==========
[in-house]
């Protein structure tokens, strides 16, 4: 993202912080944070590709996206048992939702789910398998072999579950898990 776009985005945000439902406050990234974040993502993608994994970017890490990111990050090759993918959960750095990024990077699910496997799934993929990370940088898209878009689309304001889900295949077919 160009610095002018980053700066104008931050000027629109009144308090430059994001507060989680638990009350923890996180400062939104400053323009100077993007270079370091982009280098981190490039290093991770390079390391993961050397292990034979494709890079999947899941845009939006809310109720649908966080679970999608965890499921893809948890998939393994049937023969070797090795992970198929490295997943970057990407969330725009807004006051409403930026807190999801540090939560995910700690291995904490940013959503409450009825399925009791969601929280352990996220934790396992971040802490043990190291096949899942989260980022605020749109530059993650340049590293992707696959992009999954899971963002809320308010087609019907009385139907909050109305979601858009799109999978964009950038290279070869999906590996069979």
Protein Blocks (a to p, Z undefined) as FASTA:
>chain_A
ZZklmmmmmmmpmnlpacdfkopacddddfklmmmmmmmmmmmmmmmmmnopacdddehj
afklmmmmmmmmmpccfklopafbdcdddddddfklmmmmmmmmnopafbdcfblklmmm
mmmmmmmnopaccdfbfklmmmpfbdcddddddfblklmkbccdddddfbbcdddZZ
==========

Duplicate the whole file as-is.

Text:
[in-house]
């Protein structure tokens, strides 16, 4: 993202912080944070590709996206048992939702789910398998072999579950898990 776009985005945000439902406050990234974040993502993608994994970017890490990111990050090759993918959960750095990024990077699910496997799934993929990370940088898209878009689309304001889900295949077919 160009610095002018980053700066104008931050000027629109009144308090430059994001507060989680638990009350923890996180400062939104400053323009100077993007270079370091982009280098981190490039290093991770390079390391993961050397292990034979494709890079999947899941845009939006809310109720649908966080679970999608965890499921893809948890998939393994049937023969070797090795992970198929490295997943970057990407969330725009807004006051409403930026807190999801540090939560995910700690291995904490940013959503409450009825399925009791969601929280352990996220934790396992971040802490043990190291096949899942989260980022605020749109530059993650340049590293992707696959992009999954899971963002809320308010087609019907009385139907909050109305979601858009799109999978964009950038290279070869999906590996069979």
Protein Blocks (a to p, Z undefined) as FASTA:
>chain_A
ZZklmmmmmmmpmnlpacdfkopacddddfklmmmmmmmmmmmmmmmmmnopacdddehj
afklmmmmmmmmmpccfklopafbdcdddddddfklmmmmmmmmnopafbdcfblklmmm
mmmmmmmnopaccdfbfklmmmpfbdcddddddfblklmkbccdddddfbbcdddZZ